Learning To Drive Stick With Video Games: A Jerky Start

Learning To Drive Stick With Video Games: A Jerky Start

A couple of weeks ago I decided to try and use video games to learn how to operate a manual transmission. After several hours behind a fake steering wheel I've determined I need several more hours behind a fake steering wheel.

As I mentioned in the original article, I never learned how to drive stick shift, which while not uncommon here in the States comes off as completely ridiculous to folks from countries where manual transmissions are the norm, i.e. most countries. While having a greater degree of control over the mass of metal and flame and rubber just makes sense elsewhere, here in the automatic-dominated U.S. our favourite gear is called "Drive" and our transmissions do all the thinking for us.

I am fine with "Drive" in the real world, but how could I call myself a racing game fan if I don't know how to drive a real racing vehicle?

And so, armed with a Logitech G920 racing wheel for the Xbox One and PC with optional gear shift and copies of Forza Motorsports 6 and Project Cars, I set off to learn. Aside from tips from our commenters, I would use no outside tutorials. That includes Jalopnik's How To Drive A Stick In Ten Easy Steps, an article I've never read but am growing more and more aware of each moment I'm behind the wheel.

Progress Report

I've not had as much time to virtually drive over the past few weeks as I'd have liked, largely due to the big fall gaming season ramping up. It's hard to find time to get behind a fake steering wheel when your office is filled with fake musical instruments.

I also ran into an issue where one of my Xbox One's (I have one in my office and one in the living room so the family can shout at Kinect while I am trying to work) would not register the steering wheel. It might have something to do with the Xbox One dashboard preview — the office console has it, and the wheel won't register, while the living room console is still on the regular dash and works fine.

Still, I've managed to clock several hours between Project Cars on PC and Forza Motorsports 6, and the going is very slow and jerky.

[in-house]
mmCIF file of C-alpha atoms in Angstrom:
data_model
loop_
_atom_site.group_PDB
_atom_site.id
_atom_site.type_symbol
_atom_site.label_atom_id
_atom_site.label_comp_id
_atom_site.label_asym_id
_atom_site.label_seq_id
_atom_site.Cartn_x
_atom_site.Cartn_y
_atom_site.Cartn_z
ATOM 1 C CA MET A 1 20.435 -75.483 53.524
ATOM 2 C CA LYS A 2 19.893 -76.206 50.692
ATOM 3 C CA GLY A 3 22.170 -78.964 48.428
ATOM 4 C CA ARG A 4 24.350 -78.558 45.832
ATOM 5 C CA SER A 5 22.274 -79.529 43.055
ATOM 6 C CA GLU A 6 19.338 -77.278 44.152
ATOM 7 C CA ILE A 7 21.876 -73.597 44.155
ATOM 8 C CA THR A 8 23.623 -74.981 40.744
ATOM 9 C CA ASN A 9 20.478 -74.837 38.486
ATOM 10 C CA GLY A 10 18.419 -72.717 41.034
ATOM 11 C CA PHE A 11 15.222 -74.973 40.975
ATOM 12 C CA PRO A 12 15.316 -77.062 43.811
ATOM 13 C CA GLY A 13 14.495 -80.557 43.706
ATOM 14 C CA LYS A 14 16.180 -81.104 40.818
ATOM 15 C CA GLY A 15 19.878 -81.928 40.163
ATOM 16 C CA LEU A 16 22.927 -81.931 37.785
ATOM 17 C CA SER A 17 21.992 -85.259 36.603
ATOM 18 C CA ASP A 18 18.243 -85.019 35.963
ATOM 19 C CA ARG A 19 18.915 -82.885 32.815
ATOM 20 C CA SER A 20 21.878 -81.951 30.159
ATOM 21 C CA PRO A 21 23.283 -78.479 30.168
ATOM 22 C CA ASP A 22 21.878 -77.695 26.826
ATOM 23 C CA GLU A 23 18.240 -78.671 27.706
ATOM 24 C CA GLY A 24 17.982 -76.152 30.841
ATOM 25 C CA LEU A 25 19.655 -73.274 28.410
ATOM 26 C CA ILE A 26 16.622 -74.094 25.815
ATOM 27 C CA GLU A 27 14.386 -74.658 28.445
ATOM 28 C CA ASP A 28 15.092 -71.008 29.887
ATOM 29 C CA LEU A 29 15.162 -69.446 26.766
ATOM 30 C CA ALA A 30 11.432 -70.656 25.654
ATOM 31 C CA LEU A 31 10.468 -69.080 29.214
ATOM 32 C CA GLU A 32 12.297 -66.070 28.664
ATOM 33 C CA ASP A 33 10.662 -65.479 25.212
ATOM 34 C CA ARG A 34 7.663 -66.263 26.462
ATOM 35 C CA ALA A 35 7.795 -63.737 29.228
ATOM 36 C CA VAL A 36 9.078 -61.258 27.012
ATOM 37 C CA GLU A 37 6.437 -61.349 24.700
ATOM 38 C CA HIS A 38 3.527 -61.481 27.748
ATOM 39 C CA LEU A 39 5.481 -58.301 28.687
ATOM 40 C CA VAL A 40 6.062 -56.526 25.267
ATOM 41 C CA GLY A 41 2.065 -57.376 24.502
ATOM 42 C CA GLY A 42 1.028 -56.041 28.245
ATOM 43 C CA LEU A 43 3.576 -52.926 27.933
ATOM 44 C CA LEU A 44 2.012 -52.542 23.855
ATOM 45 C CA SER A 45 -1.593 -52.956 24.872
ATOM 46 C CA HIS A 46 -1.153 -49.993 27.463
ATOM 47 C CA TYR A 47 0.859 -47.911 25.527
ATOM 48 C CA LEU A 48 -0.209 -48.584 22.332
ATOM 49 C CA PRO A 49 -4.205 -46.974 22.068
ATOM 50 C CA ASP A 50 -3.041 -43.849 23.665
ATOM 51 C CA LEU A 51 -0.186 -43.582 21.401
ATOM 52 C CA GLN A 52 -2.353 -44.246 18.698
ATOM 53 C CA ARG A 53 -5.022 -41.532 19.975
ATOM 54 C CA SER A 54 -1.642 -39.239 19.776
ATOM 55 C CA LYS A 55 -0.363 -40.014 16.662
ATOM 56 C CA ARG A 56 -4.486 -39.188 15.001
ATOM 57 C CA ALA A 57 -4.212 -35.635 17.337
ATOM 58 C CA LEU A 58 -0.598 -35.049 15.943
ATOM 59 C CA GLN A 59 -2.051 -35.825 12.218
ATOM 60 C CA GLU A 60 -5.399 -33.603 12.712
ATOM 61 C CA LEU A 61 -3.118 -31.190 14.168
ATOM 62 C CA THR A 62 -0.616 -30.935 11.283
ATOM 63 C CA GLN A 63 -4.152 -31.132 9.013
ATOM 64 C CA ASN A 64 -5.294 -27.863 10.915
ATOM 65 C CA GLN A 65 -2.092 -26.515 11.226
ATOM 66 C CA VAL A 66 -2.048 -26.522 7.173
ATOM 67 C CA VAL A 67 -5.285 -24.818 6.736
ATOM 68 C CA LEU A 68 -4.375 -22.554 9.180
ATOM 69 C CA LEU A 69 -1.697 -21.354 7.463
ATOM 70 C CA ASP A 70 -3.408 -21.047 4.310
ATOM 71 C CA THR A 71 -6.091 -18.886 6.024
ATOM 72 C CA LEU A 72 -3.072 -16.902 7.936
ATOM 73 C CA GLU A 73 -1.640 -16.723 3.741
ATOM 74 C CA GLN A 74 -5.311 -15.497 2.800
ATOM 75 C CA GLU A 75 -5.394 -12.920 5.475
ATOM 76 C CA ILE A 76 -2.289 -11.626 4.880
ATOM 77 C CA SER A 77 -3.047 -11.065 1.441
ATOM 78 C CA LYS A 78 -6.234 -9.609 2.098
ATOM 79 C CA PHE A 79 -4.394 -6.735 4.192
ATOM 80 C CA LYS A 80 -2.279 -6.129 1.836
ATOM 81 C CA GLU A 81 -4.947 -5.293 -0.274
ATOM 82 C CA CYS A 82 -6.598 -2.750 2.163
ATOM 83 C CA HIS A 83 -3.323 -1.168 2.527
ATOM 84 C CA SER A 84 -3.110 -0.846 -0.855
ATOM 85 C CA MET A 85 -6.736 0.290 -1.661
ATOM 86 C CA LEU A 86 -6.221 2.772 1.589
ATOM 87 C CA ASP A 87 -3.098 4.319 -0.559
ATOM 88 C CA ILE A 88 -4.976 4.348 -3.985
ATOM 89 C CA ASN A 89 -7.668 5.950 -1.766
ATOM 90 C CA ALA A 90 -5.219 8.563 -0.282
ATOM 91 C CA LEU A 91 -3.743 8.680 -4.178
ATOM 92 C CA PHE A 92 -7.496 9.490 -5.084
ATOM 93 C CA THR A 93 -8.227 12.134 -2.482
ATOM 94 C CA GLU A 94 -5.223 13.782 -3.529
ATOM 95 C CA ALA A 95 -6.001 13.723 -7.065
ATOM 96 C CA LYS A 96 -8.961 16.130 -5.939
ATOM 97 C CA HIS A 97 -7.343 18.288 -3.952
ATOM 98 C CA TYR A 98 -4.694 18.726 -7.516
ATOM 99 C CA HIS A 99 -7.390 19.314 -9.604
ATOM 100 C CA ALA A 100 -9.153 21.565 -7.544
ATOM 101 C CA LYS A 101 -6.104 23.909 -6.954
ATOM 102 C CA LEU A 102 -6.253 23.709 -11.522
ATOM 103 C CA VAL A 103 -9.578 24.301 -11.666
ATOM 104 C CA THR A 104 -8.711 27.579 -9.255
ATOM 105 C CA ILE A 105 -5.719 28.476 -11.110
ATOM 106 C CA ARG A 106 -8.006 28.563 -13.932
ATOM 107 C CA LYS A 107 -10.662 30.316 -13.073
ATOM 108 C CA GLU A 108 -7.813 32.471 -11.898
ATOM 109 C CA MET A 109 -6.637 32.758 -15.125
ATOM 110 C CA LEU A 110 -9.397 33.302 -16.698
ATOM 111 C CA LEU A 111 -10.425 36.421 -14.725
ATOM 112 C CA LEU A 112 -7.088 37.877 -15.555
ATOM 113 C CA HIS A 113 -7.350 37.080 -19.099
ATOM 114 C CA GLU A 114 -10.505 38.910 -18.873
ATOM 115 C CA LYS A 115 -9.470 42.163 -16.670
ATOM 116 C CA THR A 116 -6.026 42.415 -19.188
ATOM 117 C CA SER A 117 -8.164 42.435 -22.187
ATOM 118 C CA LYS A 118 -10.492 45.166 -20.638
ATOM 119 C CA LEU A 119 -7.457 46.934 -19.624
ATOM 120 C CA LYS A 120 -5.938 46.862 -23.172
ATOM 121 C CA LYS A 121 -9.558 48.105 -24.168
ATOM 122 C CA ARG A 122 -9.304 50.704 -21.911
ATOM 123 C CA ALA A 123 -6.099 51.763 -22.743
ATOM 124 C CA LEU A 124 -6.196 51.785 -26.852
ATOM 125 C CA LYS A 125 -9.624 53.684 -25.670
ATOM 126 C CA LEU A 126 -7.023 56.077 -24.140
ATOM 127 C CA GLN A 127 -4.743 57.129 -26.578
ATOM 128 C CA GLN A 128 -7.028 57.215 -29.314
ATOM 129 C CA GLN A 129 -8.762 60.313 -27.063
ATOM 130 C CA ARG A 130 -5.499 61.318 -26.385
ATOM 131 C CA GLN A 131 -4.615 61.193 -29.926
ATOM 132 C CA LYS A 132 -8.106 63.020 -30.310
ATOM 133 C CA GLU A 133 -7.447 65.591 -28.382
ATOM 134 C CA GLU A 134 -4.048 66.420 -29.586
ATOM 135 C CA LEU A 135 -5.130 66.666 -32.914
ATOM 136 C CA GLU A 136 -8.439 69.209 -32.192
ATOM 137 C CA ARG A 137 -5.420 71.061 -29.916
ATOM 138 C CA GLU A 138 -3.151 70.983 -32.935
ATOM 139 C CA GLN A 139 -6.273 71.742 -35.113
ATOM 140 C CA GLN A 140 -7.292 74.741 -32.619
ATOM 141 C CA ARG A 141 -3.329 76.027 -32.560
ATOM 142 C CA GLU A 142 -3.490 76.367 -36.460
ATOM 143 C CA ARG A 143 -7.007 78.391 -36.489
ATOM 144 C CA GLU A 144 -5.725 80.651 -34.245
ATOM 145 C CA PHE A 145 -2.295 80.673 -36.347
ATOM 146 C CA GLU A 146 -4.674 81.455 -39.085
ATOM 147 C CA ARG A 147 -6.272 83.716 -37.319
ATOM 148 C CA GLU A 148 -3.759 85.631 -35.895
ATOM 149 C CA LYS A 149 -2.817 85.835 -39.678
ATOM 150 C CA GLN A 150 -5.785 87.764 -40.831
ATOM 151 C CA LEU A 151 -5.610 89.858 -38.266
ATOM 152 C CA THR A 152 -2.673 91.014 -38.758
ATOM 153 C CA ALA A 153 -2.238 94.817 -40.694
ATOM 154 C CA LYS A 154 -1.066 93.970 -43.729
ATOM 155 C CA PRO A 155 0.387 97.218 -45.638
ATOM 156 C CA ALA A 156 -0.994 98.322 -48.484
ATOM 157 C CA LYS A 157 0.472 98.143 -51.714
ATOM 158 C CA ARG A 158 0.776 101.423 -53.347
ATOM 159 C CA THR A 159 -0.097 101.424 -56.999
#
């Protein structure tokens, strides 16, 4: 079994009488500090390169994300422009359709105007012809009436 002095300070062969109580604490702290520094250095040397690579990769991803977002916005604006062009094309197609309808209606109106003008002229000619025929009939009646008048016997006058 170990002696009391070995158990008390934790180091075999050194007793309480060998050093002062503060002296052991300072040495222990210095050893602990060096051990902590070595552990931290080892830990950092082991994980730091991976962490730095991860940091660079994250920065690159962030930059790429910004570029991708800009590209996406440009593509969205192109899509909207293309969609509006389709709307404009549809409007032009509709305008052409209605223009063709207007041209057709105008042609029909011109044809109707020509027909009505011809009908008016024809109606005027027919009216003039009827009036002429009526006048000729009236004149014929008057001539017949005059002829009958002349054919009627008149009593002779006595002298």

For starters, despite having a built-in profile for the Logitech G920, Project Cars required a little tweaking to get everything working correctly, which is tough when you don't know what working correctly really is. My first hour of racing were composed of grinding and revving noises, me flailing at a stick without numbers on the cap trying to get used to which gear was which, the car dying because I kept forgetting that third pedal existed and a good 15 minutes staring at a wall trying to figure out how to shift into reverse (apparently it involves pressing down on the stick.)

I fared a bit better in the somewhat more arcade-y Forza 6. I can make it around an entire track, but it's hard to shake 27 years of automatic driving.

The video below represents one of my more recent attempts. Keep in mind I am still only a few hours into this. It begins with me running off the road because I am looking at the stick shift instead of the screen. Then it gets a little painful. Mind the resolution — this was captured using the Xbox One's built-in game DVR, which is not great. Just pay attention to the gear indicator in the lower right. It's pretty hilarious.

I feel like "Yakkity-Sax" should be playing here.

What I Am Doing Wrong

While the outlook of my experiment might look dim at the moment, I've at least identified several key problems I need to address in order to make things better.

Forgetting the clutch exists: I am acutely aware of the third pedal I need to be pressing when a race begins. Give me more than 10 seconds in a single gear however, and my left foot wanders off to do other things. I am going to print out the picture below and tape it over my monitor. Then I'll move it so I can see.

Learning To Drive Stick With Video Games: A Jerky Start

Riding the clutch: That sounds like a term stick driving people might use, so I'm using it to describe my habit of holding it down for far too long when shifting gears. There's a rhythm to it I am sure — I've just not found it yet.

First, second, fifth...no sixth! THIRD!: I am guessing real-world stick shifts aren't quite as loose as the one supplied by Logitech here. I know where the different gears are now, but damn if I don't miss a simple transition 4 times out of 10. Once I overshoot I panic trying to get back into the right gear. Calm down. Relax.

Multitasking: Driving an automatic involves switching the car into "Drive" and hitting the gas. I suppose it also involves avoiding obstacles like living creatures and trying to make sure the speedometer doesn't go past "immediately arrested." Now I've got an extra pedal to worry about, as well as a tachometer, which is a term I just had to look up on Google.